Community Engagement

Advancing diversity in chemical science fields with ACS

Advancing diversity in chemical science fields with ACS

Education, PPG Foundation

A future materials engineer, an aspiring cosmetics formula researcher, a rising star in the biotechnology industry, and an advancing chemical engineer. Through the American Chemical Society (ACS) Scholars Program, PPG Foundation invested in the future aspirations of these four students in the 2019-2020 academic year and supported the Society’s mission to increase the diversity of chemistry professionals.

“The inclusion of diverse people, experiences and ideas leads to the advancement of chemistry as a global, multidisciplinary science,” said LaTrease Garrison, executive vice president, ACS Education Division. “The four aspiring scientists supported by PPG Foundation’s contributions will undoubtedly go on to shape their respective fields and advance the future of chemistry in our world.”

Pursuing chemical science degrees

Each year, the ACS Scholars Program awards academic scholarships of up to $5,000 to high-achieving college students from groups underrepresented in the field, who are pursuing chemical science degrees. They are selected based on their academic achievement, career objectives and more.

In addition to providing financial support, the program pairs these aspiring chemists with dedicated mentors and facilitates opportunities to help the Scholars explore different areas of the chemical sciences and gain the confidence to realize their full academic potential and pursue their professional dreams.

Since the program’s inception more than two decades ago, ACS Scholars have established leading roles as chemical researchers, professors, process and chemical engineers, entrepreneurs,pharmaceutical leaders and more, according to Garrison.

Meet the 2019-2020 PPG ACS Scholars:

Opeoluwa Abimbola is pursuing a bachelor’s degree in chemical engineering at the University of Southern California. He is set to graduate this year. He is a member of the National Society of Black Engineers (NSBE), American Institute of Chemical Engineers (AIChE), and the National Society of Leadership and Success (NSLS). Opeoluwa is currently interning for Micron Technology in technology development. He plans to attend graduate school to pursue a degree in materials engineering.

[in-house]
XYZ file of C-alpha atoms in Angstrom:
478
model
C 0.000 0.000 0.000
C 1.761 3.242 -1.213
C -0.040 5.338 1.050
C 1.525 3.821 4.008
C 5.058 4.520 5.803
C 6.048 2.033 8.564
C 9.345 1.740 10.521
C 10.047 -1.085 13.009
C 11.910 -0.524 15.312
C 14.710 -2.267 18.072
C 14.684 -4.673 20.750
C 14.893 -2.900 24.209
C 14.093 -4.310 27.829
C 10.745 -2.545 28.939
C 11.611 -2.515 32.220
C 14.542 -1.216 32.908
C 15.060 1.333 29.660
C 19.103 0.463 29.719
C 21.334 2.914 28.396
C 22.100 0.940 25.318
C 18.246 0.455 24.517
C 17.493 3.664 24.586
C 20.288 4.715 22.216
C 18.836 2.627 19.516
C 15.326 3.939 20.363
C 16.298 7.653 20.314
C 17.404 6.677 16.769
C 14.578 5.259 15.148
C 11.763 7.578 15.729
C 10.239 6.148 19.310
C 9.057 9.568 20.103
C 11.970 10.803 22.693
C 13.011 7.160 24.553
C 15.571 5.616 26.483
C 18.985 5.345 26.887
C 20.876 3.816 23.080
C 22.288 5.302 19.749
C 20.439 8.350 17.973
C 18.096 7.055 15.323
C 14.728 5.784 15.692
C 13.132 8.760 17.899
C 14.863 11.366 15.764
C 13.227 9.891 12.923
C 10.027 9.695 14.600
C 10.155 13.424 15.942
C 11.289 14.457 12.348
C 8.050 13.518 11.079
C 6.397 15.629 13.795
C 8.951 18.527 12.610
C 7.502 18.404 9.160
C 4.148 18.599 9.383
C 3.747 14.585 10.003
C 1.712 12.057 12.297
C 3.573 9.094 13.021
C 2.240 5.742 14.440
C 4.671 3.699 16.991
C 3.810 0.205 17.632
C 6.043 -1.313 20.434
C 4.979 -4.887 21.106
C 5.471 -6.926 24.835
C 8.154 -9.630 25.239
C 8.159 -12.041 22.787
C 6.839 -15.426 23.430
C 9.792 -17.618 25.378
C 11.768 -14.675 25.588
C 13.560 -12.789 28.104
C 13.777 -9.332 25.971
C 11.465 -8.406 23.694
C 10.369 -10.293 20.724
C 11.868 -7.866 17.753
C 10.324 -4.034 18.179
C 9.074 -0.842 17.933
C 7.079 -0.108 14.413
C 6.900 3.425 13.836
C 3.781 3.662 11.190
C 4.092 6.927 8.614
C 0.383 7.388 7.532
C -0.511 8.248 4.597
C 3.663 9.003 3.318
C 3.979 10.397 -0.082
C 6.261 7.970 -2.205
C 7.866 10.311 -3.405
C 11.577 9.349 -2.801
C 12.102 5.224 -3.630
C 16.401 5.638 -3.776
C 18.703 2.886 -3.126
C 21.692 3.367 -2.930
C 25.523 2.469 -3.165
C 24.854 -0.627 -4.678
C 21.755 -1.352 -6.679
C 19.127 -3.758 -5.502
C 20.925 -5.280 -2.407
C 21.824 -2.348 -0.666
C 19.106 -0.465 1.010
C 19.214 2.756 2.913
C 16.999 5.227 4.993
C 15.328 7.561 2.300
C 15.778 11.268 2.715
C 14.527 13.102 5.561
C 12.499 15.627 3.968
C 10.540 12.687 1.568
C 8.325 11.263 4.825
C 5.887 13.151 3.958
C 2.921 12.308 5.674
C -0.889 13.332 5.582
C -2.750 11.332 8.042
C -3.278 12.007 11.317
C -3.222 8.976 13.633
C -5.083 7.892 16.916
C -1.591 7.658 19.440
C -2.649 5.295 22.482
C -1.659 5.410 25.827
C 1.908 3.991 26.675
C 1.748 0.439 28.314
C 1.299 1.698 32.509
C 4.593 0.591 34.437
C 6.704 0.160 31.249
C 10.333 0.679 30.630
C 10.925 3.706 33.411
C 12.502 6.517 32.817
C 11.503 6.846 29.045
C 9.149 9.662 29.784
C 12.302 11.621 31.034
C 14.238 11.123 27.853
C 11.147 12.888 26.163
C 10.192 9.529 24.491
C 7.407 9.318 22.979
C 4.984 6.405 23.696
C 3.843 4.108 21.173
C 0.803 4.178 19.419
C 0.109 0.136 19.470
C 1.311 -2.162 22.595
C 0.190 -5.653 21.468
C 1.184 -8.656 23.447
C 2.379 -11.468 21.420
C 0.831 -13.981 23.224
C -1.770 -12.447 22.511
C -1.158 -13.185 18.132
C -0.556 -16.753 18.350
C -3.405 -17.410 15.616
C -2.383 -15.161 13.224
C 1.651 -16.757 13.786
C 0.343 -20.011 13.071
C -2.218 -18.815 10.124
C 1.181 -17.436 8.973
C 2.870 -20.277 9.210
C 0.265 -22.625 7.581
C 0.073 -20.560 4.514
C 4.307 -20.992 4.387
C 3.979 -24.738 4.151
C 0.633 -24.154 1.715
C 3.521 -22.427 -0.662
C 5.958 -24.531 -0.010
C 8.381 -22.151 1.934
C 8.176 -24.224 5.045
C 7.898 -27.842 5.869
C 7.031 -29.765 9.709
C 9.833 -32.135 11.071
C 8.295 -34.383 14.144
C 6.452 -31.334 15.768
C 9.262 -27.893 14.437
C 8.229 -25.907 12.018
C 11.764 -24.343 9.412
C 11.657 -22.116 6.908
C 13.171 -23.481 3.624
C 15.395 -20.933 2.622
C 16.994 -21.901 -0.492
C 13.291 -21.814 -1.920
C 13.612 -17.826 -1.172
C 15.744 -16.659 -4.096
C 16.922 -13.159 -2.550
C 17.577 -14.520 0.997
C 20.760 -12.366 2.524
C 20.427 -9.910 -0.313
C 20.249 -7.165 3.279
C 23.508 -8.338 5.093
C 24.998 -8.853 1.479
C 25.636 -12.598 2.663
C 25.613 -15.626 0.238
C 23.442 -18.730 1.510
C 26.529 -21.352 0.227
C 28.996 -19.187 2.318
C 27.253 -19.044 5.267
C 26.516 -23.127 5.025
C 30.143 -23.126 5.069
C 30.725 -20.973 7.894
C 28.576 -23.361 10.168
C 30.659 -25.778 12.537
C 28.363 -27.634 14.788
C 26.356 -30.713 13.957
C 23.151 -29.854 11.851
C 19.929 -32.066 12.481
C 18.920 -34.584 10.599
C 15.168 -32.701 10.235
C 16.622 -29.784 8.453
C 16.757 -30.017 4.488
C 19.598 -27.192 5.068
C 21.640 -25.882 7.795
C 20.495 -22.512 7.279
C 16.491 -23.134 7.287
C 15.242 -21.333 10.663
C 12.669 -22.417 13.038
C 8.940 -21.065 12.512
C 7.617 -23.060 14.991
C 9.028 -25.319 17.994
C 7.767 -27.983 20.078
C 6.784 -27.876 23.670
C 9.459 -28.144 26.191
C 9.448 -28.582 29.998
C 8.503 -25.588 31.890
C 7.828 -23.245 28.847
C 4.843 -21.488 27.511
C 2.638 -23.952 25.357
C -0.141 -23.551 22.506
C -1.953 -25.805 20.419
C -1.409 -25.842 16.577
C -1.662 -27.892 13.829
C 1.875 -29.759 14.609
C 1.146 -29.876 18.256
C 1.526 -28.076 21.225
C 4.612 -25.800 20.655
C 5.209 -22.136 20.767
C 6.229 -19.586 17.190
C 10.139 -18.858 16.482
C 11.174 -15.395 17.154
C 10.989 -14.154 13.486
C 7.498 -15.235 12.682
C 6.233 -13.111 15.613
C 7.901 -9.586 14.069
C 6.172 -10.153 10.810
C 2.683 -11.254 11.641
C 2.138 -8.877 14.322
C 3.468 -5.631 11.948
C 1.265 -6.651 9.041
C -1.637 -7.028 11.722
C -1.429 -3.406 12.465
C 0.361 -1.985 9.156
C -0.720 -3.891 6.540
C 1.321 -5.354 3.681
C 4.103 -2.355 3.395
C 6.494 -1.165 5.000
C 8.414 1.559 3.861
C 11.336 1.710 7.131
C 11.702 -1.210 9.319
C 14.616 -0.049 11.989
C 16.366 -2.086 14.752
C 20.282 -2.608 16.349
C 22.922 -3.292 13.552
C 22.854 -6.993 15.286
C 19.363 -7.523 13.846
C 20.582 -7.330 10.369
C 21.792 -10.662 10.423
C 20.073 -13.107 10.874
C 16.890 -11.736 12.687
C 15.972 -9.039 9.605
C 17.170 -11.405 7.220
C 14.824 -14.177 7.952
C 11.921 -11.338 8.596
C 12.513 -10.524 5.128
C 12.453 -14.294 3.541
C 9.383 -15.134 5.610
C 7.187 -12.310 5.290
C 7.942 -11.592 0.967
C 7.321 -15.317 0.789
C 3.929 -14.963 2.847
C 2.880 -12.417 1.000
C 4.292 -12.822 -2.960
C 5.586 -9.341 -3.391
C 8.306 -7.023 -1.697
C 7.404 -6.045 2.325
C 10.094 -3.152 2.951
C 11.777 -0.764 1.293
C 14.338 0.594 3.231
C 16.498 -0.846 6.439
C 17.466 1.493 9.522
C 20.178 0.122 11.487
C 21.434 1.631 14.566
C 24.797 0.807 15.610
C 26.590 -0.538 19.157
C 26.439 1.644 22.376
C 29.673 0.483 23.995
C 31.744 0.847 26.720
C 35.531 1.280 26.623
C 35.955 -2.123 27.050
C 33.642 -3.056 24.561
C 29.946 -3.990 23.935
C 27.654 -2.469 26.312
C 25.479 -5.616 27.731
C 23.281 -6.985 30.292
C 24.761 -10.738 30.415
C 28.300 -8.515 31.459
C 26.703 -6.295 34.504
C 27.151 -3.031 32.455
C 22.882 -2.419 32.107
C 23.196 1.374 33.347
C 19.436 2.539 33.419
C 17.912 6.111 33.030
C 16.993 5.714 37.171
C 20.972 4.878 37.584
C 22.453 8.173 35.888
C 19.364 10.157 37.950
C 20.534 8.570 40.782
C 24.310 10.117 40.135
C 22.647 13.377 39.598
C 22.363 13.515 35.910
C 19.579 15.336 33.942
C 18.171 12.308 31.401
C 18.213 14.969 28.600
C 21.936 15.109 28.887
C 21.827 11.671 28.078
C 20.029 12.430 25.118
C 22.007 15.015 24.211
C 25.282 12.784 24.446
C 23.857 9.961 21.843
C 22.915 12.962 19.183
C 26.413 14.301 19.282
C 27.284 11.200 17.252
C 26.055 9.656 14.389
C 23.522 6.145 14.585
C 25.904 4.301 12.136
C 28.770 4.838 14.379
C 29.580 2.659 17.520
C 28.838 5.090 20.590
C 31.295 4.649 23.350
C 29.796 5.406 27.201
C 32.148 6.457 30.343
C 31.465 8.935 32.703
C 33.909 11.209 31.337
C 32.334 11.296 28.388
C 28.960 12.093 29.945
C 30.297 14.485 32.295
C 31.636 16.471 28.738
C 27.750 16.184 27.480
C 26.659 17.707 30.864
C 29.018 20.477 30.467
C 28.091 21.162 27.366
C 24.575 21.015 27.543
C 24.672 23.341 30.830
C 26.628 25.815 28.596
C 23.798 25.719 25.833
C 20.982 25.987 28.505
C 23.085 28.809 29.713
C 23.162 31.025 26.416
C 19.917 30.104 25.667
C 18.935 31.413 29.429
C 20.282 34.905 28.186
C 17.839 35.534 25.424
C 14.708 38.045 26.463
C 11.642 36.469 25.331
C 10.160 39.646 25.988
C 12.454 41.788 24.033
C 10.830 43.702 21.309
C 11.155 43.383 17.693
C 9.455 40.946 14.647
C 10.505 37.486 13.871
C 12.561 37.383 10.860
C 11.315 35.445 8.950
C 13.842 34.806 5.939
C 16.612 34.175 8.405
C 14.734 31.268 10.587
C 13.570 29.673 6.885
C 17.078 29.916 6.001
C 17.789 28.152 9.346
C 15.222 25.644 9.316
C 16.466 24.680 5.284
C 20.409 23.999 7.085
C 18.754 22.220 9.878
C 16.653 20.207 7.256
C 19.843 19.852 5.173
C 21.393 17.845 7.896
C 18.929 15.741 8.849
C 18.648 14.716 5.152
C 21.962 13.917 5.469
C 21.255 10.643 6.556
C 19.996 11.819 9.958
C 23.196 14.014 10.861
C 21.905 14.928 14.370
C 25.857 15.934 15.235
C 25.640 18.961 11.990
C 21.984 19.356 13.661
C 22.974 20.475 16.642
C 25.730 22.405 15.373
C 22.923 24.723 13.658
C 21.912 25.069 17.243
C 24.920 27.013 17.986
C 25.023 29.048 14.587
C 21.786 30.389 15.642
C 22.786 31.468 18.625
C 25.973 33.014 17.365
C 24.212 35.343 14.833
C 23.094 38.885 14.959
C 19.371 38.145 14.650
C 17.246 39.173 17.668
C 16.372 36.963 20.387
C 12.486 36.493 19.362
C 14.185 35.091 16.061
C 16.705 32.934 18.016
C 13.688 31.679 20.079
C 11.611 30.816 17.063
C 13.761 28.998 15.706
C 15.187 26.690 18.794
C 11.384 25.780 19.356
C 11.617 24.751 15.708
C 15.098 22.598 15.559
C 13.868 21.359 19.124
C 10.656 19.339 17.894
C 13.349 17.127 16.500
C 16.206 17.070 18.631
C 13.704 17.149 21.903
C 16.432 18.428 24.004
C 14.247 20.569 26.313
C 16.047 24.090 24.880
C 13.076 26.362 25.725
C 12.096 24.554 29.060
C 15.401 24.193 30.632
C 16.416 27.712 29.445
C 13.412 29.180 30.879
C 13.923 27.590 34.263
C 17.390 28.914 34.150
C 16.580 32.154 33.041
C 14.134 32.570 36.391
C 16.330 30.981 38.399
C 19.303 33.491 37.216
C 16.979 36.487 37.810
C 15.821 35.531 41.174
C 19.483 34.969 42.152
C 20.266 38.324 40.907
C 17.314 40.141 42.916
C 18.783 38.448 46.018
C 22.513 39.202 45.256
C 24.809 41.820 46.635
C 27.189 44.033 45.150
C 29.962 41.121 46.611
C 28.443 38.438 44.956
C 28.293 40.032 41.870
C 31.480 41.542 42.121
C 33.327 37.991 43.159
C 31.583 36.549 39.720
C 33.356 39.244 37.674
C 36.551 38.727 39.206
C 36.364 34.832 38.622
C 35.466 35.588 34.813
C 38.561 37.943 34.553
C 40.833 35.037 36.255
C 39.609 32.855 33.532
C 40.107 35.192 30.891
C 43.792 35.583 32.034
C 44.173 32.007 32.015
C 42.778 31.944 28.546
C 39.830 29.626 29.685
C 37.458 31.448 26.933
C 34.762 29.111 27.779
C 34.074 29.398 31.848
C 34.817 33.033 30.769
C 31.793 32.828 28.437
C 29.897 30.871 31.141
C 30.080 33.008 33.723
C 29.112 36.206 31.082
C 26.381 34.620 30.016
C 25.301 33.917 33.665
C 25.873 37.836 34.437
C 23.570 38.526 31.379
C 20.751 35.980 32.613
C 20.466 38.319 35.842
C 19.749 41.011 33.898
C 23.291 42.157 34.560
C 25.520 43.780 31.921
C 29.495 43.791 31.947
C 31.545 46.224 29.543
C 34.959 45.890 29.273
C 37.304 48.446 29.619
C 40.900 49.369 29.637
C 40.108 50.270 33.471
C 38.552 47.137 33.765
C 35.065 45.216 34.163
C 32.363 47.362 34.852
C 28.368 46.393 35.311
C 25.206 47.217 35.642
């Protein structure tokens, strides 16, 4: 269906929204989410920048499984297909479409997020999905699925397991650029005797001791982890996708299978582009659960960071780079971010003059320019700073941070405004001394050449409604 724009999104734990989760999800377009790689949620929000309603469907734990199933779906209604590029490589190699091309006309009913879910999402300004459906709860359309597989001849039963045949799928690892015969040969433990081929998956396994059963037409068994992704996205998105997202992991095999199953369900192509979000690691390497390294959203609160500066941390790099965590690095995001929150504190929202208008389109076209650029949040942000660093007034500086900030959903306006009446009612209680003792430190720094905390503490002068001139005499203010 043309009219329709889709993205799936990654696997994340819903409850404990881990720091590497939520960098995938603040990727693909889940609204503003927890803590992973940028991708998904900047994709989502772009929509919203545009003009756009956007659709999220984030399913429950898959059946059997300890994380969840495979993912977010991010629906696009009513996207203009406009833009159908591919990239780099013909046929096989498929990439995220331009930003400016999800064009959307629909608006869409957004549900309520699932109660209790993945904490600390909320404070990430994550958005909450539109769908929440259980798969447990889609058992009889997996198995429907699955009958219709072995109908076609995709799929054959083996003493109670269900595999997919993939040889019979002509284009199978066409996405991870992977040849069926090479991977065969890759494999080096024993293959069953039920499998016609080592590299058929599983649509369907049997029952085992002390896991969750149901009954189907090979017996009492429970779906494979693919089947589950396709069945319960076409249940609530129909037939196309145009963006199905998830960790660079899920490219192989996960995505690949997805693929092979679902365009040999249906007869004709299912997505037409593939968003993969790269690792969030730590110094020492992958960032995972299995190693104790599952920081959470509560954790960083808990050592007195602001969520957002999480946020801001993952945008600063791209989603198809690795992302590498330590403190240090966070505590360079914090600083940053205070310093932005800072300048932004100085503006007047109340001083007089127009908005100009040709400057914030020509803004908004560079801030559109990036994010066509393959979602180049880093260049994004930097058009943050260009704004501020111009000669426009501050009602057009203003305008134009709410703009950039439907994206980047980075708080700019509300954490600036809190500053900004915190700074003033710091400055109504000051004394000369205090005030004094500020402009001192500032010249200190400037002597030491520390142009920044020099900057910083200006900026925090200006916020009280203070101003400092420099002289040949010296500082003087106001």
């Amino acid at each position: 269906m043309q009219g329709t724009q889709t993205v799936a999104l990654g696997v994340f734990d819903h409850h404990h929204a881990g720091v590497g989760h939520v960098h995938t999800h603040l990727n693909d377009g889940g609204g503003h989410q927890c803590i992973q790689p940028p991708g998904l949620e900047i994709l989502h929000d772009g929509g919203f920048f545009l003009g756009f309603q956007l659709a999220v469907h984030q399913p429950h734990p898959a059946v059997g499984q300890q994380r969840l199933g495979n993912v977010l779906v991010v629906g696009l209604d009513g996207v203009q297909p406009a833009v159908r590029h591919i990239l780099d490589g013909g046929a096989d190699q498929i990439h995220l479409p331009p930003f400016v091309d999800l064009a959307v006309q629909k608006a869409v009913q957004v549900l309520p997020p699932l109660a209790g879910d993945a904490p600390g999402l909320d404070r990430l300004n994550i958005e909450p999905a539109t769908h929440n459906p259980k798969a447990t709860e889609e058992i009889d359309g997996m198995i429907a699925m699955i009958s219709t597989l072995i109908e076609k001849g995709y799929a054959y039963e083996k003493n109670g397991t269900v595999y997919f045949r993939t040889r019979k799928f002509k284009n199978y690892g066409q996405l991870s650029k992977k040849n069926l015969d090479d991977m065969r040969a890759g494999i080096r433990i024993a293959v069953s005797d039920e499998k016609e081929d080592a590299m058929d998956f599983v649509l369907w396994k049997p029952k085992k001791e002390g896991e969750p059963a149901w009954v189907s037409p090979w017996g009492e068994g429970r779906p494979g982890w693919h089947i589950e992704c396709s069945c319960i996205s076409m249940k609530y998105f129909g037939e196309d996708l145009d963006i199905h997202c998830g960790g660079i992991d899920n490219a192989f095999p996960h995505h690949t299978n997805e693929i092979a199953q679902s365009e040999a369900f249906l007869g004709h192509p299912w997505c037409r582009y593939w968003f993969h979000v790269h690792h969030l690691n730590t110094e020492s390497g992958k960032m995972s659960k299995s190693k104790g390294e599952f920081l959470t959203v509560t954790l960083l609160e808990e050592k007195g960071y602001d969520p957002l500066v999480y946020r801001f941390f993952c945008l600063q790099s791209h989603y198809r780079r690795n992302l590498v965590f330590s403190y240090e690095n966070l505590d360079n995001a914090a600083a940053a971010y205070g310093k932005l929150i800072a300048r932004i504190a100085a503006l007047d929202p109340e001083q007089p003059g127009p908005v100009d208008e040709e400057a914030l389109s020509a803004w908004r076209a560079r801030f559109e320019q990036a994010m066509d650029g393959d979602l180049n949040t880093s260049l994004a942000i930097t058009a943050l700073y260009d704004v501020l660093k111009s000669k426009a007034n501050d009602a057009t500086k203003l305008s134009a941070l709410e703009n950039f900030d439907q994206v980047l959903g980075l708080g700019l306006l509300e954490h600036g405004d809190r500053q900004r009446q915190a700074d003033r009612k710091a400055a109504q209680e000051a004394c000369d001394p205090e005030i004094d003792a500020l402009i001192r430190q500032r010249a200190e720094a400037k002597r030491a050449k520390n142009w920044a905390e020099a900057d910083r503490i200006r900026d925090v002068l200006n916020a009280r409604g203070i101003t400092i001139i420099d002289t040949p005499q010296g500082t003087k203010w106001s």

Destiny Durante is a senior at Pennsylvania State University, pursuing a bachelor’s degree in biochemistry. She is the President and Social Media Chair for the Loving Our Curly Kinky & Straight Hair organization at Penn State and a member of The American Society for Pharmacology and Experimental Therapeutics (ASPET). Destiny was awarded a Summer Undergraduate Research Fellowship in 2019 and also received the Pfizer Award. Destiny currently works for Penn State as a cosmetic formula researcher. After graduating this year, Destiny plans to work for a cosmetic/personal care products company before earning a PhD in toxicology.

Amanda Hernandez is a senior at the University of California Berkeley, pursuing a bachelor’s degree in chemical and biomolecular engineering. She is a member of the Society of Women Engineers, Engineers for a Sustainable World, the Berkeley Investment Group, and the Hispanic Engineers & Scientists organization. Amanda currently works for the Joint BioEnergy Institute (JBEI) as an undergraduate researcher. After graduation this year, she plans to earn a PhD in chemical engineering or chemical biology before working in the biotechnology industry.

Michael Rivas Valadez is pursuing a bachelor’s degree in chemical engineering at the University of California Berkeley, and is set to graduate in 2020. He is a Senior Advisor and Media Chair for the UC Berkeley Student Chapter of the American Institute of Chemical Engineers (AIChE). Michael currently works at Berkeley Lab as a research affiliate with the Balsara Group. His work entails “working in a dry box to create lithium pouch cells with different composition electrolytes for use in testing with potentiostat” and “using previously established test methods to characterize the transference number in a block copolymer electrolyte by measuring specific variables at different salt concentrations.” After graduation, Michael plans to enter the workforce before attending graduate school. 

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